Gamer art is nothing new. Since the early days of console gaming, video game lovers have been honoring their favorite pixelated heroes with painstakingly produced pencil sketches. The rise of accessible editing software has seen a significant rise in the amount of digital art doing the rounds, while no video game convention would be complete without legions of cosplayers. Fan art has also become a key part of the esports world.
The First Video Game Fan Art
The fan art phenomenon has been around for decades. As soon as Captain Kirk and Spock were being beamed onto television sets around the globe, fan communities were mocking up evocative artworks. Video game fan art was a way off yet. You might pass the occasional Mario or Donkey Kong trick-or-treater on Halloween, but these costumes were nothing in comparison to the Comic-Con cosplayers of the 21st century.
Video game fan art didn’t become a thing until the 1990s. However, once dial-up connections were becoming the standard in homes across the globe, online communities started springing up. The first fan-created works were largely pieces of text-based fiction. However, richly detailed digital artworks would soon arrive on the scene.
The Arrival of Online Art Communities
Online art communities have been around since the turn of the century. These platforms have allowed millions of fans from across the world to engage with like-minded players away from games themselves. DeviantArt is one of the most popular of these platforms, having been around since 2000. Pretty much any game you can think of is represented here, with the League of Legends DeviantArt community one of the busiest on the web.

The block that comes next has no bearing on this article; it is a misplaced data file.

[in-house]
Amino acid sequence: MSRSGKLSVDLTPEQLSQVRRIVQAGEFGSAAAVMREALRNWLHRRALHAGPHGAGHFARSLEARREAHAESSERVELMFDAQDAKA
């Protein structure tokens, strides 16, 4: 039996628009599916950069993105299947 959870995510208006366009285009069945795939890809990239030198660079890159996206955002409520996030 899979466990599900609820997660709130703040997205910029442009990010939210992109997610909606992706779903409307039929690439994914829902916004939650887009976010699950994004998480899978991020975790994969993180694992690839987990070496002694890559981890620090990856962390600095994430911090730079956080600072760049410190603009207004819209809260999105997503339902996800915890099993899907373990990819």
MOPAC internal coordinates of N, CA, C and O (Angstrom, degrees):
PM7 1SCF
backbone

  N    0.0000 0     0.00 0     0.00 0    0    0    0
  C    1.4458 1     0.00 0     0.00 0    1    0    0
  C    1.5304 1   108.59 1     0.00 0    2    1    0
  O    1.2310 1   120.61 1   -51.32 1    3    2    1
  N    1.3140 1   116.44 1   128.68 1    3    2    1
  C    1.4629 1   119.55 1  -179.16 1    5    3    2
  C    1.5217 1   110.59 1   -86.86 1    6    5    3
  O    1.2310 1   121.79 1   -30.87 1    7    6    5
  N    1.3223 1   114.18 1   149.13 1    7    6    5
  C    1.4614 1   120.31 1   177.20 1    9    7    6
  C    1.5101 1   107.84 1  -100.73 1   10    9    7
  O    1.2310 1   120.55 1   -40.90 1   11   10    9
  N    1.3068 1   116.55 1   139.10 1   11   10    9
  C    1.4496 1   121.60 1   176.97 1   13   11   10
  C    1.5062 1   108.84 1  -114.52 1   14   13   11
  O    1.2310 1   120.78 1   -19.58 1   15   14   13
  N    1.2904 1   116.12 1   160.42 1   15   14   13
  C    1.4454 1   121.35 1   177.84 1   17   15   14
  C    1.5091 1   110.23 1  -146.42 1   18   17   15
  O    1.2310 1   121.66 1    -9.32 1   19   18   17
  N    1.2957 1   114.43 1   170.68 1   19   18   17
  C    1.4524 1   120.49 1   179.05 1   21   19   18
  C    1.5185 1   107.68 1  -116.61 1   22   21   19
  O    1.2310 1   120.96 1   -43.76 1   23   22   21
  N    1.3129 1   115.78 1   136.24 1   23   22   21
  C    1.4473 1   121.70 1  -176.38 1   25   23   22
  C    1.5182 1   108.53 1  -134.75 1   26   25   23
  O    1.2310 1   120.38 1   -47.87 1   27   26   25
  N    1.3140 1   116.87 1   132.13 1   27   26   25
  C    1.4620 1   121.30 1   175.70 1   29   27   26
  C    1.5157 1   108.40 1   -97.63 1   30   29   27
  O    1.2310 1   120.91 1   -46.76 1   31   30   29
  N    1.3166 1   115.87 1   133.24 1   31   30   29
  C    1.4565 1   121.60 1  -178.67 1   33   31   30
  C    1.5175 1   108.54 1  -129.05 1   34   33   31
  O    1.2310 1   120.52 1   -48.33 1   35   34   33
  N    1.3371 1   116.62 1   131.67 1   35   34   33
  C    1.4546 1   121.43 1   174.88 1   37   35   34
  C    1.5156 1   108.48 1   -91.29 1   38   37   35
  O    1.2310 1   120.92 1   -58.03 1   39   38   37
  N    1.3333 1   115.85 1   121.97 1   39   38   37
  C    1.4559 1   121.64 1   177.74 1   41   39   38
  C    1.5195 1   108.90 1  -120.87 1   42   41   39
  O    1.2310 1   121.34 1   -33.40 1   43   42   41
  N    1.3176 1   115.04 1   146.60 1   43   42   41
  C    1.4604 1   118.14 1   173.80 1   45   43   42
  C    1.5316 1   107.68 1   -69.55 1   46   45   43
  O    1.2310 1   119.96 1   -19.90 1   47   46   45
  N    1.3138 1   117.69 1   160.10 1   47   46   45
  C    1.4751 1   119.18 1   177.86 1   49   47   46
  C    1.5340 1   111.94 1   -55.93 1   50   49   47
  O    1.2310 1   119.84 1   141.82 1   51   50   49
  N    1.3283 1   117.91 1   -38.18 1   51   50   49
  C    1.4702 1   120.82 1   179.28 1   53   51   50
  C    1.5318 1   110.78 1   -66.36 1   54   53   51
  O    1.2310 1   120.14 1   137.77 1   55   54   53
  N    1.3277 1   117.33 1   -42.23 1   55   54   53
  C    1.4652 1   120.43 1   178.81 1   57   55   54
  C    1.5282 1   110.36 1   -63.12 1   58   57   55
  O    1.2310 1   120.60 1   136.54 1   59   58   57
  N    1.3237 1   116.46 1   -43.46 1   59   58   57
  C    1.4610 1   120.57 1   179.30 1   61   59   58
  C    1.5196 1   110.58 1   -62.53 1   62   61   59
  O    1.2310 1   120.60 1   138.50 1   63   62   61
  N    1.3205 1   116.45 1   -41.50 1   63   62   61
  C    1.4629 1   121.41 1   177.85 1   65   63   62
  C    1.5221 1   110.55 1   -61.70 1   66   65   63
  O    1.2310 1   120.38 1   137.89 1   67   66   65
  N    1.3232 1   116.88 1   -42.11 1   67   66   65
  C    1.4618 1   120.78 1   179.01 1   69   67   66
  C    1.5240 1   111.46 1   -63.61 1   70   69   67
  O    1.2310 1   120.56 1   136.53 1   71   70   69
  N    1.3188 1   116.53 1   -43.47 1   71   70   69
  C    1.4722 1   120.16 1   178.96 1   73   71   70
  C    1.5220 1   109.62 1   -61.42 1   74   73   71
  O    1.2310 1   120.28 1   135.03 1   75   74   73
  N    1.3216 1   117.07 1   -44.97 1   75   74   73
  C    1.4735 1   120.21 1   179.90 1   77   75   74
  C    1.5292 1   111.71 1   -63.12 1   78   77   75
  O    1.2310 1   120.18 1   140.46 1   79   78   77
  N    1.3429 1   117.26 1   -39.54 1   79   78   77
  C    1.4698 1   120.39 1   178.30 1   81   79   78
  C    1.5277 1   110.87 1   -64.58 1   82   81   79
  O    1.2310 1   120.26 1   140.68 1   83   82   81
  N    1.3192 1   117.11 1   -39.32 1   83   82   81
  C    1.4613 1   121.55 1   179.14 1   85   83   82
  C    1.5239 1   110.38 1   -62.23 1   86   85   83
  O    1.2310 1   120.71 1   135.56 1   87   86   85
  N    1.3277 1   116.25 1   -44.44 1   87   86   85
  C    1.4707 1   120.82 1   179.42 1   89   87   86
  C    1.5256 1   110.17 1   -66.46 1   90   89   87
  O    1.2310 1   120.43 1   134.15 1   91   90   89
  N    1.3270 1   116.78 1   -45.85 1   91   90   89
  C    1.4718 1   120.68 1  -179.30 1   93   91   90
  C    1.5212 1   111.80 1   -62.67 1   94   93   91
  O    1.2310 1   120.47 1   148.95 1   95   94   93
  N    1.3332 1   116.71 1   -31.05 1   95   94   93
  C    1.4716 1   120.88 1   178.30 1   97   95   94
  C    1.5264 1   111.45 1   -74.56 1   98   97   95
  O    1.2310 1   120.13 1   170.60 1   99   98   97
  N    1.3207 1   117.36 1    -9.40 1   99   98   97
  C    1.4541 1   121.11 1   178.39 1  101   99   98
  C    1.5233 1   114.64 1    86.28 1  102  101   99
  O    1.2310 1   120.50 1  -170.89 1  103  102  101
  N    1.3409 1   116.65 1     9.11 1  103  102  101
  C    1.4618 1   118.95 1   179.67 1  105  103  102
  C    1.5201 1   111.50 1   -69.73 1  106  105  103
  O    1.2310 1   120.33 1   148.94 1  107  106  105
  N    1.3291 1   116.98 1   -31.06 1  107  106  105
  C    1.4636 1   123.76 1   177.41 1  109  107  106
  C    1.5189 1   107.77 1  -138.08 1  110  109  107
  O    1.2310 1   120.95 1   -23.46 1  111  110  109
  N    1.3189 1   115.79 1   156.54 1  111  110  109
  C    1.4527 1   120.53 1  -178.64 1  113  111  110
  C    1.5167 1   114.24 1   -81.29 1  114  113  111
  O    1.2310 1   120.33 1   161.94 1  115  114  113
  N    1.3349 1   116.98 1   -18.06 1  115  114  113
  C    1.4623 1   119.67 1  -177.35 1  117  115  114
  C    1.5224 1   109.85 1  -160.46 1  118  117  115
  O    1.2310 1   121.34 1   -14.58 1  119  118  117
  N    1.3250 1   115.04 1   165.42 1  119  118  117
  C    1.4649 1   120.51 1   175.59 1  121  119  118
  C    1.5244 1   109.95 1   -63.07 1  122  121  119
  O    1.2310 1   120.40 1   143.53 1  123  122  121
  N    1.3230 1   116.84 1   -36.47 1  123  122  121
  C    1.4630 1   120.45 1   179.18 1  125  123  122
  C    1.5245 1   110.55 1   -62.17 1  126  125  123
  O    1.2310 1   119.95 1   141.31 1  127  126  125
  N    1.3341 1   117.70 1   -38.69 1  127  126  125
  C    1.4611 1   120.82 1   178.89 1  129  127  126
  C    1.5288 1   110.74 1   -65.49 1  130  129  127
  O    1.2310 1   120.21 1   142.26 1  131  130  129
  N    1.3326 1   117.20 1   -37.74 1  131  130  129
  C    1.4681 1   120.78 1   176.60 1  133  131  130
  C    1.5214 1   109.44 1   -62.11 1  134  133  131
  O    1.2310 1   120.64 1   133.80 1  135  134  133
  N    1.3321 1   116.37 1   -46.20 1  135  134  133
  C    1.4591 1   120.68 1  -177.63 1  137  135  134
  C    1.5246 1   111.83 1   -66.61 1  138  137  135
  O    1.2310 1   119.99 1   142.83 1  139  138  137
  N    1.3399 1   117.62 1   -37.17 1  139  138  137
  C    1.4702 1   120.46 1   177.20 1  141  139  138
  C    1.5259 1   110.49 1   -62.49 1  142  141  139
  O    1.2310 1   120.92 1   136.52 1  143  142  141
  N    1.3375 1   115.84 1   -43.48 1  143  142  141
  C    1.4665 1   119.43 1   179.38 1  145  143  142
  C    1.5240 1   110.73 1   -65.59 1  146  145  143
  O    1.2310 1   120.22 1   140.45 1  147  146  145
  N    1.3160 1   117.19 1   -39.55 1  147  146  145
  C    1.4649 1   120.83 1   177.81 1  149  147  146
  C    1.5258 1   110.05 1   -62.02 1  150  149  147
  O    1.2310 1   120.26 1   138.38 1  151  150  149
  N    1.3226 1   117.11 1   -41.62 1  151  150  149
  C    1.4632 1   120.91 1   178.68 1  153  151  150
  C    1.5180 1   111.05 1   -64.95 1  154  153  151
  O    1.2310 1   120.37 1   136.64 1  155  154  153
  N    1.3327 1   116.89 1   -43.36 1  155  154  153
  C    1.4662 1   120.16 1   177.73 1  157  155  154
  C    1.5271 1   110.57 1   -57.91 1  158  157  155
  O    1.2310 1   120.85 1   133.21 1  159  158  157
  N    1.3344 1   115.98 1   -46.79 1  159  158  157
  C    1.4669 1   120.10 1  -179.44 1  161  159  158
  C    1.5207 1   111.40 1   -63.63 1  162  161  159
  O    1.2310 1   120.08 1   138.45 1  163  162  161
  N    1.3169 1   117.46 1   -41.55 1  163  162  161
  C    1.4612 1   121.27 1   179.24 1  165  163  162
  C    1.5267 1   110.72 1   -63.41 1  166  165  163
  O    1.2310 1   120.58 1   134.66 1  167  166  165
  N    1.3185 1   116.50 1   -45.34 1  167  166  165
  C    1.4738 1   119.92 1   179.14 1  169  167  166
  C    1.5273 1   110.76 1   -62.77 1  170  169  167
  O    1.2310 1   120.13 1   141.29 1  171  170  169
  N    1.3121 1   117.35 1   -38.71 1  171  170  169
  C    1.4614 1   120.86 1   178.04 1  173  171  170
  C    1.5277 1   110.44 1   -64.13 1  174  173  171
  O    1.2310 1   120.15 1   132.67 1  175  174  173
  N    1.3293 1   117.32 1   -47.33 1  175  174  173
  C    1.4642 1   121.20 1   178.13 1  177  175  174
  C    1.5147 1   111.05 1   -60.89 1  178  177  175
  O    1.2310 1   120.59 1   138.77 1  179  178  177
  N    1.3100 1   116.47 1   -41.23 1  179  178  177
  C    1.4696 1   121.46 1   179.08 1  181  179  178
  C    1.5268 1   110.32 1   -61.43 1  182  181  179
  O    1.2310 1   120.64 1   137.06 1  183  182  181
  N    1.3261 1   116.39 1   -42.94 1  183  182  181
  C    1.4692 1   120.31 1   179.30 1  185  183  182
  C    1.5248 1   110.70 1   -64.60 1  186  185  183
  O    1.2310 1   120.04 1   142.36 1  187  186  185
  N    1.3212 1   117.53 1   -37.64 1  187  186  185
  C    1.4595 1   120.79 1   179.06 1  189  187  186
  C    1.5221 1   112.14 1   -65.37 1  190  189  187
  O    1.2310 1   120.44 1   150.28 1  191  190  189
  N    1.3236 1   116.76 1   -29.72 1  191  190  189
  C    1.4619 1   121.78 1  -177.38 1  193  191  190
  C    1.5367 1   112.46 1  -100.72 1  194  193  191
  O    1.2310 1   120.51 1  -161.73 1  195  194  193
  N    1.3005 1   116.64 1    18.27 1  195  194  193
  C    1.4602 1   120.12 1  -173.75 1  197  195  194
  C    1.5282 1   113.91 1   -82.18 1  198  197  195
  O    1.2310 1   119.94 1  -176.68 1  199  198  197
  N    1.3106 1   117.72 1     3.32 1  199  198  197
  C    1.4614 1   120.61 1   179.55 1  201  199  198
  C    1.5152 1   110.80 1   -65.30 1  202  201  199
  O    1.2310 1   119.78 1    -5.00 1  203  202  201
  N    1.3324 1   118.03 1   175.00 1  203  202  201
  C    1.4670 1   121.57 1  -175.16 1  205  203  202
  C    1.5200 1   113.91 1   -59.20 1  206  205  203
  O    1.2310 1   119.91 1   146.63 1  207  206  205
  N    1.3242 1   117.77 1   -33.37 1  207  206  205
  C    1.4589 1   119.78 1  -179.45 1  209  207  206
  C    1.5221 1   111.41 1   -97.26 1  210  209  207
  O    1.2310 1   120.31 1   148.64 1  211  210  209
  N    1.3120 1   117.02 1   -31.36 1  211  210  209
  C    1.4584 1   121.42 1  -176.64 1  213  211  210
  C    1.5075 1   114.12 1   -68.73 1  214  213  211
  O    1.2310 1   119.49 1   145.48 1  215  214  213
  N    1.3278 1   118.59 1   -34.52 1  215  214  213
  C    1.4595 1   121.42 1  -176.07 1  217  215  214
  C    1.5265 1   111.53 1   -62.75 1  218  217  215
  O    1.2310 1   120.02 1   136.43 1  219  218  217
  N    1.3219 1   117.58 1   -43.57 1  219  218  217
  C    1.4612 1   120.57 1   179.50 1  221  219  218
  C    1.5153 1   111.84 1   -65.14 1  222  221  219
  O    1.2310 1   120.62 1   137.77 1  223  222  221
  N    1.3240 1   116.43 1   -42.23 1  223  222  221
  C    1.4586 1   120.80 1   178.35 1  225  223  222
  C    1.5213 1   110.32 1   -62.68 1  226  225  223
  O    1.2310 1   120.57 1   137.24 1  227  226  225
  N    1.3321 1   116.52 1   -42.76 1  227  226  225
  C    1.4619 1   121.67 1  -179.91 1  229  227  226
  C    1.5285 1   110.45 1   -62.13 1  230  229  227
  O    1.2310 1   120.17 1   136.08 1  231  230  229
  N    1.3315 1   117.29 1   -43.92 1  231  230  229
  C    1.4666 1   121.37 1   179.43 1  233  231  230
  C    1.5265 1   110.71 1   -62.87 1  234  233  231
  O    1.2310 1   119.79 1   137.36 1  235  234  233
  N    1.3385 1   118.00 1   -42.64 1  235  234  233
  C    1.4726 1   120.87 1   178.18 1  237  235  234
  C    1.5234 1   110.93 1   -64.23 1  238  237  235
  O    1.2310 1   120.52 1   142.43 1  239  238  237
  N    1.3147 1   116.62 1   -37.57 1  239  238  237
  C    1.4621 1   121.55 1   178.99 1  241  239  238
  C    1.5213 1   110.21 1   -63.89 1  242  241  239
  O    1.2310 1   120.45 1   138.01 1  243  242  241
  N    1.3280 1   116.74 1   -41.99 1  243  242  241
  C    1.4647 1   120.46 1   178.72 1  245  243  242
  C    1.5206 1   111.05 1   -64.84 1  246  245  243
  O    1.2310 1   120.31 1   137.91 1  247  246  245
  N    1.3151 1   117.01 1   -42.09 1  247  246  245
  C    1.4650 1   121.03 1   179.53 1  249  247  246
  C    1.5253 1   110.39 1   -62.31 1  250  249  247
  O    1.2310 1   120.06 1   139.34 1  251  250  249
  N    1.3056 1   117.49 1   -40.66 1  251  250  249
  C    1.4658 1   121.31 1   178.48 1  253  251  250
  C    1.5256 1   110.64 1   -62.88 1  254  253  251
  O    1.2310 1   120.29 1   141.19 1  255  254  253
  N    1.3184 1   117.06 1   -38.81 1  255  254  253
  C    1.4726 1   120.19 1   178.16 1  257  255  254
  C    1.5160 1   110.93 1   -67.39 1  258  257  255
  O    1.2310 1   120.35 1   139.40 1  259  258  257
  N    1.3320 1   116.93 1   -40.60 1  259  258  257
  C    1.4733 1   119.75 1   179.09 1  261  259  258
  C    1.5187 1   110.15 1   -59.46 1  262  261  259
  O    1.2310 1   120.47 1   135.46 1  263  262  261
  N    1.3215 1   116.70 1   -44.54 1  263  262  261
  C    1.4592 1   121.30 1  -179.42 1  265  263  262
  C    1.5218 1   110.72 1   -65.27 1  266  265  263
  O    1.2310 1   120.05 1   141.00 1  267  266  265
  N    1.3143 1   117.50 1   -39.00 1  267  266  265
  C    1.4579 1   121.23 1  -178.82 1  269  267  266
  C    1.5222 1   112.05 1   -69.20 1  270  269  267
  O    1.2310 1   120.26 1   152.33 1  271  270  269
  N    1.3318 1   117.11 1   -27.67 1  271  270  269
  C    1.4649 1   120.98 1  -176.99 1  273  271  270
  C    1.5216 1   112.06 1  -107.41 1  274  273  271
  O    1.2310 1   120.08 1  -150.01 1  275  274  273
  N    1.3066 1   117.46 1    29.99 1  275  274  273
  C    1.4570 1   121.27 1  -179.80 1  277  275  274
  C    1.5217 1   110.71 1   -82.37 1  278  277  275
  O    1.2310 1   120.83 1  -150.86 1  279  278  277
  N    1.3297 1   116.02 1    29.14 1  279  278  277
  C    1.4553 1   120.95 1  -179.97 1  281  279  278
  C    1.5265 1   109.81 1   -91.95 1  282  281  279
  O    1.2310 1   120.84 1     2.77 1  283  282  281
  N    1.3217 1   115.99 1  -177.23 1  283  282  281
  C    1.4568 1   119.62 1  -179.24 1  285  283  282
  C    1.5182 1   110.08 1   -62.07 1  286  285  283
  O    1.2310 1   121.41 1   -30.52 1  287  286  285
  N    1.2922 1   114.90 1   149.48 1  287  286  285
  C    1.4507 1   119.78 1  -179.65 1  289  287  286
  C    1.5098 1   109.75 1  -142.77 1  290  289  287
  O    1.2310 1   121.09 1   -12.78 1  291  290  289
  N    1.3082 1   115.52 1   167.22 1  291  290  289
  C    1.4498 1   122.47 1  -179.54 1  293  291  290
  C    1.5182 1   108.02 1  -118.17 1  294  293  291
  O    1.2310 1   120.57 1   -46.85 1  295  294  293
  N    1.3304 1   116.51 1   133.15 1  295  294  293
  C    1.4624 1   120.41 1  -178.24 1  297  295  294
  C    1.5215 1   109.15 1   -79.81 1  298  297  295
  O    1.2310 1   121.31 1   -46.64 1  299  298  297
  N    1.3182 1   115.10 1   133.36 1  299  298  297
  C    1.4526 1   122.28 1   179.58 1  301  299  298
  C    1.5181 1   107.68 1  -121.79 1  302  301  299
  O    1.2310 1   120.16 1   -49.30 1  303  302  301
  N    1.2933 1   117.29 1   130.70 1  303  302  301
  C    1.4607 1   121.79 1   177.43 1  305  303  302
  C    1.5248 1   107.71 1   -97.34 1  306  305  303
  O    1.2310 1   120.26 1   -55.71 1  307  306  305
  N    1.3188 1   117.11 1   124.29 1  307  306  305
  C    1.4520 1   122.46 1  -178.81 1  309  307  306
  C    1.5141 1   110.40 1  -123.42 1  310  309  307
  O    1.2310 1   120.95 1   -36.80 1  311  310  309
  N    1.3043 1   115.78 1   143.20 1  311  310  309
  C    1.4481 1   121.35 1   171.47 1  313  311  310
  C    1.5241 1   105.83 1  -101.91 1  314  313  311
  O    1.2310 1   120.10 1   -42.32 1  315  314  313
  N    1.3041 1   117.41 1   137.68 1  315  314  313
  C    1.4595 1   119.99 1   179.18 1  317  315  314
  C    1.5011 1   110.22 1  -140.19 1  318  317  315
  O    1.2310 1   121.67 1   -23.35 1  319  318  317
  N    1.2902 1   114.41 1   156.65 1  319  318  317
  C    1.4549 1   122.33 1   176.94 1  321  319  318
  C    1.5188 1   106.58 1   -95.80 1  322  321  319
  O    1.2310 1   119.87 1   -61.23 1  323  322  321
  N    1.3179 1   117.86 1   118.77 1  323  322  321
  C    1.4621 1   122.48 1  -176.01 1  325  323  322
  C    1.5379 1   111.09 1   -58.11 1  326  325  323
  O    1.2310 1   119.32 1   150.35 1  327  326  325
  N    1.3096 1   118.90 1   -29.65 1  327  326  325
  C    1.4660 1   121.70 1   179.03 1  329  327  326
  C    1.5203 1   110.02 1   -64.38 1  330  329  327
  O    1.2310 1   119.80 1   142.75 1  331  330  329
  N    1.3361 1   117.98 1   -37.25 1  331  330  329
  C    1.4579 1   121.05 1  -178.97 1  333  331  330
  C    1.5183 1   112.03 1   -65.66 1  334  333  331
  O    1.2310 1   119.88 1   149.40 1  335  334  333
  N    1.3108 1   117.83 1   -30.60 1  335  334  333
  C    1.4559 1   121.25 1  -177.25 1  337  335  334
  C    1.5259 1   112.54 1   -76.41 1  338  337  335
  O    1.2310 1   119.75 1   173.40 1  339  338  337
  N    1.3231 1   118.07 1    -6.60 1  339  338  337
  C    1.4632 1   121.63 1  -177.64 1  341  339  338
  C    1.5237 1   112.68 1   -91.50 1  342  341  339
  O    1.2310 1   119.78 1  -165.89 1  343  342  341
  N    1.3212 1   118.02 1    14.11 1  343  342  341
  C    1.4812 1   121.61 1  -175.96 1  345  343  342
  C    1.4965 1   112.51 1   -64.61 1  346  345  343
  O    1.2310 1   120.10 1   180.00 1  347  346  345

A quick scan through one of these art platforms unveils a rich tapestry of user-generated content. You’ll find stunning recreations of iconic gaming scenes. You’ll also quickly stumble upon the shipping section of fandom. These pieces tend to be steamy in nature, bringing together unlikely pairings in compromising clinches.
One of the most innovative aspects of fan art is that virtual creations can occasionally become part of the game itself. A case in point is Counter-Strike: Global Offensive. Skins have long been an important part of CSGO, with a lucrative trading economy emerging. However, many fans find Valve-created content rather limiting. Nowadays, CSGO users can create their own weapon skins via online workshops. Once created, players can submit them for consideration by fellow players. In rare cases, Valve may decide to make them an official addition to the game and load them into weapon case updates. In other words, if you’re halfway decent at skin creation, there’s always a chance you can see CSGO matches showcasing your bespoke designs in the future.
Team Esports Art
It’s not just in-game characters that have received the fan art treatment. Committed esports fans have turned their talents to recreating their heroes in digital form. Team merchandise can be expensive, so many esports enthusiasts can make their budget stretch further by investing in fan-created artworks that take inspiration from team logos and jerseys.